The remains could be buried in a variety of vessels, such as this ceramic facepot, made in the St Albans/London area and excavated in Fetter Lane. (IMAGE: Museum of London)
Excavations in the north and south continue to reveal evidence of how Romans buried their dead. Lucia Marchini explores two exhibitions in London and York approaching the subject in different ways.
With an empire stretching from north Africa to northern Britain and lasting several centuries, the Romans had a rich array of customs. Such diversity can be seen in how they treated their dead, laying them to rest in stone sarcophagi, wooden coffins, lead caskets, or glass cremation urns. Roman London had all of these, and the Museum of London Docklands has brought together examples from across the capital for their latest exhibition, Roman Dead.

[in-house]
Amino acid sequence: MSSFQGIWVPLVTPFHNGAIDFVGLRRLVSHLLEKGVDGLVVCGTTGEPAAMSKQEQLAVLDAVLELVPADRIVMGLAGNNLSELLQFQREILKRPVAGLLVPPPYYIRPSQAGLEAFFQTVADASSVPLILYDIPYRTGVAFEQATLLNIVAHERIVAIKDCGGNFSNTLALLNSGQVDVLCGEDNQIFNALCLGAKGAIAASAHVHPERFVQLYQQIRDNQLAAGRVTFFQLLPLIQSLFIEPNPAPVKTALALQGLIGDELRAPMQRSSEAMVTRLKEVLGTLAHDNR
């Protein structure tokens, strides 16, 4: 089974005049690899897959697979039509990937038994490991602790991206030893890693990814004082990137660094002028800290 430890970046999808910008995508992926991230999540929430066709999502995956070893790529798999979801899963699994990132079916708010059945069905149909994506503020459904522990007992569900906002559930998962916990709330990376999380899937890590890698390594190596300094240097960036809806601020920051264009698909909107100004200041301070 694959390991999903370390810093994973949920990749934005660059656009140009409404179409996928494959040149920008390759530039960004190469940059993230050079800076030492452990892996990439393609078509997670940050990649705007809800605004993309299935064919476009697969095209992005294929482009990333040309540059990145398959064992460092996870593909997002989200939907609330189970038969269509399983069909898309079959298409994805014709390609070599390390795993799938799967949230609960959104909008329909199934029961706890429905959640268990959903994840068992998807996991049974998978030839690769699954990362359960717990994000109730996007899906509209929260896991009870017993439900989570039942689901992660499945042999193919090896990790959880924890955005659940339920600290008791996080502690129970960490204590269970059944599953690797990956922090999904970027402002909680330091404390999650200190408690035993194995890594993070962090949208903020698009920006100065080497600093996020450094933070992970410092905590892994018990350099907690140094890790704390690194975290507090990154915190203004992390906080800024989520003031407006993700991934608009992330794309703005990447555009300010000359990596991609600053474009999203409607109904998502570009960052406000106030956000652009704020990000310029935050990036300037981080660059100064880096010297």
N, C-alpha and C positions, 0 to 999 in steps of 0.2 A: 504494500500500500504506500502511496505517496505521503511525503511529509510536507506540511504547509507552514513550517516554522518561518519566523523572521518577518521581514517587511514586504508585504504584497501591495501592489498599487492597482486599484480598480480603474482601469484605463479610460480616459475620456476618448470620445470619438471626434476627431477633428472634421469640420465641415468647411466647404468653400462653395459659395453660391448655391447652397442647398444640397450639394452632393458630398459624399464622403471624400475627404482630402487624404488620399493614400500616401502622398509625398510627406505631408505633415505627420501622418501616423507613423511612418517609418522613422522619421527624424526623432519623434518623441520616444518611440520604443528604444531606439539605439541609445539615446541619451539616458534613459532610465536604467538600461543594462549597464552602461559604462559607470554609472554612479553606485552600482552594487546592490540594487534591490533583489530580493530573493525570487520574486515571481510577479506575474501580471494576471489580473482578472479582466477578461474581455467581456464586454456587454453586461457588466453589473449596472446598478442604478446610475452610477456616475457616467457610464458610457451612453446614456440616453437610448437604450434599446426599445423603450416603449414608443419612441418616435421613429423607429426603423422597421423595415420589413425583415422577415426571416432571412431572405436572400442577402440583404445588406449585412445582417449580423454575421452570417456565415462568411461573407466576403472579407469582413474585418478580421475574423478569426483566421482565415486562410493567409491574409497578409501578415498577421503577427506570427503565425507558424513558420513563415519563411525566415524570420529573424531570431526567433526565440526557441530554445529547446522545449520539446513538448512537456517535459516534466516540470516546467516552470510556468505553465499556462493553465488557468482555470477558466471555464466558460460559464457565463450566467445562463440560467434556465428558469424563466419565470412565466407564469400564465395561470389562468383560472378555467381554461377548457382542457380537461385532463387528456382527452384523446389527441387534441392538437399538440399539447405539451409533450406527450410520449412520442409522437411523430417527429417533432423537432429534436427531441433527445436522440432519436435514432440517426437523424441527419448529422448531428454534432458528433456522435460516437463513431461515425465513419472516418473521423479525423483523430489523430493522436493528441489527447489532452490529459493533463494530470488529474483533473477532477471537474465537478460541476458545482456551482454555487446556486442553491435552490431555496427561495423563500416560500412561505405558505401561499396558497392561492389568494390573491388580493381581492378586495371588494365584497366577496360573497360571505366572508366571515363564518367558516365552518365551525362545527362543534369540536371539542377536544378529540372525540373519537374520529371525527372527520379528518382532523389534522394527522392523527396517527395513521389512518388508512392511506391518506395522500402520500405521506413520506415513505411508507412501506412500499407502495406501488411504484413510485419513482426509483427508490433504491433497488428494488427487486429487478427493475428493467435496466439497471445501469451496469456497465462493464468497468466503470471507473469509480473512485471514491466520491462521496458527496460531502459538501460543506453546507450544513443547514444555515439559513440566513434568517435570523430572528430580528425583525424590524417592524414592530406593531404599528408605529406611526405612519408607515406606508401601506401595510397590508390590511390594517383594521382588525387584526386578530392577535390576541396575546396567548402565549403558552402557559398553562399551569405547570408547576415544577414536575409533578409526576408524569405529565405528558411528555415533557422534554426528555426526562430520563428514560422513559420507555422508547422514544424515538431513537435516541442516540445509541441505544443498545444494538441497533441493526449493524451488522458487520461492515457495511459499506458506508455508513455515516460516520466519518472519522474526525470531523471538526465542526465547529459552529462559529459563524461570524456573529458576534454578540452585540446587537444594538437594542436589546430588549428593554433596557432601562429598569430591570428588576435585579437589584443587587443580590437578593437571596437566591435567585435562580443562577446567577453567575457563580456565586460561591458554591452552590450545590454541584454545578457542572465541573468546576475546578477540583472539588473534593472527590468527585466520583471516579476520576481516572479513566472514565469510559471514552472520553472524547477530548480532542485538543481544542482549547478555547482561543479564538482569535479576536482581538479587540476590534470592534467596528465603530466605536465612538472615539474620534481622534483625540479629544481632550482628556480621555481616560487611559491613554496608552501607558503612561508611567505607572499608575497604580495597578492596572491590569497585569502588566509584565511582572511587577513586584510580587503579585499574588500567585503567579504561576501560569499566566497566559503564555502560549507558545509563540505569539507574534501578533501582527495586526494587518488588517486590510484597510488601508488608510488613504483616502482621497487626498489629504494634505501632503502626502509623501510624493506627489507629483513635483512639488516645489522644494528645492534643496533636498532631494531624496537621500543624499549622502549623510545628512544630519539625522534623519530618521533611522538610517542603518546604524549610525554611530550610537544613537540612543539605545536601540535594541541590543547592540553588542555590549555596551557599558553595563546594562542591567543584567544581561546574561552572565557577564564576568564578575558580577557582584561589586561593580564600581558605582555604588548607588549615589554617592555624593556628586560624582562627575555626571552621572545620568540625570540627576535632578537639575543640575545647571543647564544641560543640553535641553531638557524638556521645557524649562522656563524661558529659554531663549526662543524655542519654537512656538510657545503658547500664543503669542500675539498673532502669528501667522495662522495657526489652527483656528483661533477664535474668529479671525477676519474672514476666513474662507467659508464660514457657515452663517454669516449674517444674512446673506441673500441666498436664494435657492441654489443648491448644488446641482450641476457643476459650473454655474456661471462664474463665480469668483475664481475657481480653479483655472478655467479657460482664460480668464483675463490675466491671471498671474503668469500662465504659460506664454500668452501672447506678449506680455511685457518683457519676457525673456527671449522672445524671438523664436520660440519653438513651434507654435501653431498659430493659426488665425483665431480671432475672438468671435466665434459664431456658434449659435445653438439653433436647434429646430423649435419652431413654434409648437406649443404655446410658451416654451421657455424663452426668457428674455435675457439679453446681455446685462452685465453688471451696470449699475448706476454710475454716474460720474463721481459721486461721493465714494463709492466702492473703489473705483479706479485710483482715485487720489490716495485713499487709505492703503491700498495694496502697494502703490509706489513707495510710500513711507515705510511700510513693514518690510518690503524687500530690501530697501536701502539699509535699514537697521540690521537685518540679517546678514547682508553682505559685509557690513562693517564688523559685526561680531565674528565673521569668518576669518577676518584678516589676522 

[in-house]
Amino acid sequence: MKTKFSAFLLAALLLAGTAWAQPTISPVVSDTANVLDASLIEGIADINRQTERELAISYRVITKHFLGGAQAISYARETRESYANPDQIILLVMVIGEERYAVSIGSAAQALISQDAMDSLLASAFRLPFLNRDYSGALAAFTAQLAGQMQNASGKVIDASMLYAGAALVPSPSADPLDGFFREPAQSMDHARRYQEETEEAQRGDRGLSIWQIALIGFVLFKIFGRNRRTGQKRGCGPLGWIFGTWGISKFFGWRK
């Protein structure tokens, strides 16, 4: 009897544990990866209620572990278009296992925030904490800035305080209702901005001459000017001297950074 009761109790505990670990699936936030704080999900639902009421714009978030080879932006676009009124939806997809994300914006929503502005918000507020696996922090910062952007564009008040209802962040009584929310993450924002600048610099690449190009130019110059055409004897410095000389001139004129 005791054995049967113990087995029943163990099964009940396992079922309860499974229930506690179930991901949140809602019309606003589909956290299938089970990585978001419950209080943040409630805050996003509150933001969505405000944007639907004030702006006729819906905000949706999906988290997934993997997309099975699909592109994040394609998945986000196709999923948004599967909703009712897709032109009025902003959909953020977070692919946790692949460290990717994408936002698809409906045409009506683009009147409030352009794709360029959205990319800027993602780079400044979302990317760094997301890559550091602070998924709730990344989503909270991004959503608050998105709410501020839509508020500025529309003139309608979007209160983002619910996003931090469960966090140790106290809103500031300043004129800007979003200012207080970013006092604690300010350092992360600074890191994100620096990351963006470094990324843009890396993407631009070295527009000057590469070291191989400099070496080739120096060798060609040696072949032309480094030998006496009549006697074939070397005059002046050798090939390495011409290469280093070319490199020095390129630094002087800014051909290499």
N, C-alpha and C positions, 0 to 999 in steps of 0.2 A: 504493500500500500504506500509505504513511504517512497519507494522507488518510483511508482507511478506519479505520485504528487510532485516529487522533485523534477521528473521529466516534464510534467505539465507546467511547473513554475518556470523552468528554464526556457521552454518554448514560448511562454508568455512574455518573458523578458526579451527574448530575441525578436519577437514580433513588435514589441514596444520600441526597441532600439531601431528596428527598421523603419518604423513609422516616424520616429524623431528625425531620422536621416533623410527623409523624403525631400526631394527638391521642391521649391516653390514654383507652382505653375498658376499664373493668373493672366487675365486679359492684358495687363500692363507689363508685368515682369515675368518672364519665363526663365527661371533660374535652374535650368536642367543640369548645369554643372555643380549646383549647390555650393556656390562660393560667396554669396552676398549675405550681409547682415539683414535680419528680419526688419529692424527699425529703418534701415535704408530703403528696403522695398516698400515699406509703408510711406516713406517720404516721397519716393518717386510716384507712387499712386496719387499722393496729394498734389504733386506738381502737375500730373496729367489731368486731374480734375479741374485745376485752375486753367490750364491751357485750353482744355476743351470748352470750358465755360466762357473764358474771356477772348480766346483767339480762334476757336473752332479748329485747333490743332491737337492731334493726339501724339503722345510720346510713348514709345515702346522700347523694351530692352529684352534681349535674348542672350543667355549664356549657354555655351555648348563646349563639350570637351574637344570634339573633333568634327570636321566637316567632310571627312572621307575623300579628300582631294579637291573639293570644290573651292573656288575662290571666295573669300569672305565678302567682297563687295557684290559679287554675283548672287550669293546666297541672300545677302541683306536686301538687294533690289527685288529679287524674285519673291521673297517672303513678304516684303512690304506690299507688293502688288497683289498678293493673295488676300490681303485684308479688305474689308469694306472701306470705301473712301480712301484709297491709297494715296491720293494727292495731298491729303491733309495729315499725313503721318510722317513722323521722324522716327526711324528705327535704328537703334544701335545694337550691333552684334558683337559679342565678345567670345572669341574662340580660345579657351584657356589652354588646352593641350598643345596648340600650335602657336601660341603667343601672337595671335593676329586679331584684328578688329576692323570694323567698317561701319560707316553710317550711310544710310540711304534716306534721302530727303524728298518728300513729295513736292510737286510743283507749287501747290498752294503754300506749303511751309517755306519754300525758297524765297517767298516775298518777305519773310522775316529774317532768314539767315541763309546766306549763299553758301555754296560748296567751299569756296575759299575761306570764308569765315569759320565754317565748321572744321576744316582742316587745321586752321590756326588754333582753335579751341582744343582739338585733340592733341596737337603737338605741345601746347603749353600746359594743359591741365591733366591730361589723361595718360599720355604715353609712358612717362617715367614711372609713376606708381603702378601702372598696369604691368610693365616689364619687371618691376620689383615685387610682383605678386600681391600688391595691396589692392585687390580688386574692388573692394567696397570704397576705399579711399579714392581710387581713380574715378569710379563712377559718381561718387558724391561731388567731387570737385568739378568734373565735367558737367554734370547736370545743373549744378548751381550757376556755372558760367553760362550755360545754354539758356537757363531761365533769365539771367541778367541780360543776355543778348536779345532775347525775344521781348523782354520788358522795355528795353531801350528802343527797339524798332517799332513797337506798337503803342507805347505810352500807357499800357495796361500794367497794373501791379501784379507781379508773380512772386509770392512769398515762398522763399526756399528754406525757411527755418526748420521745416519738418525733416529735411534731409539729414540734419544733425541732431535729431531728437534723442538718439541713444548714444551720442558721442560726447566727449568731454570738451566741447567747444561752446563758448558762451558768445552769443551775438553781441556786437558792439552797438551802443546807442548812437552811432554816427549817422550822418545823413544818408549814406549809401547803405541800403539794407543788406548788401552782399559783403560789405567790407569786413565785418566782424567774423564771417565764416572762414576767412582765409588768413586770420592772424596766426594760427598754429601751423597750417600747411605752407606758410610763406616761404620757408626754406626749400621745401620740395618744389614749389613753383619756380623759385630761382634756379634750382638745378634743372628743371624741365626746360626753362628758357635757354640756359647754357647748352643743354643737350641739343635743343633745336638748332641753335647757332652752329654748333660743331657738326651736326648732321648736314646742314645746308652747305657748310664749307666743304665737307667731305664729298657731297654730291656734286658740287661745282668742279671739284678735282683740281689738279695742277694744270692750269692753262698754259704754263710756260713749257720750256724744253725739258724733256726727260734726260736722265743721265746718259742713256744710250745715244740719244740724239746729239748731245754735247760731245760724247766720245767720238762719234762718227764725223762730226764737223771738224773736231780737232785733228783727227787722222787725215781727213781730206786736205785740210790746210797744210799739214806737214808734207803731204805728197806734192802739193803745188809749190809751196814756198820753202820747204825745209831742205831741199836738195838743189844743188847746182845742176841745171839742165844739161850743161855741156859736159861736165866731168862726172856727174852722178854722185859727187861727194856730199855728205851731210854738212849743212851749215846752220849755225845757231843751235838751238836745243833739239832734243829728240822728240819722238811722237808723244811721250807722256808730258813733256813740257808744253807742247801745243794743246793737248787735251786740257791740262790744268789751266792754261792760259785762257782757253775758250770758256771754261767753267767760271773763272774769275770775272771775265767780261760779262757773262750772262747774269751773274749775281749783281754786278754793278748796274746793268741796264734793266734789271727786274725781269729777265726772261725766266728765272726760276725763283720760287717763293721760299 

The centrepiece, with a quick turnaround from discovery to display in this special exhibition, is the sarcophagus excavated in Southwark last summer (see CA 341 for the latest research). It is a rare find, only the third of its kind to be unearthed in London, and showcases the wealth of the woman buried within. Another exceptional find, in contrast, highlights economy in burials. A wooden coffin on show is one of the best preserved from London, and the impressions left by the ribs, spine, and knees of the deceased can still be seen on the oak. It was made, probably quickly and cheaply, from repurposed planks, and the resulting coffin was slightly too small for its intended occupant; his feet had to be squashed in.
Or they could be found in this glass urn, such as this one found in Southwark with its lid and a large quantity of cremated bone. (IMAGE: Museum of London)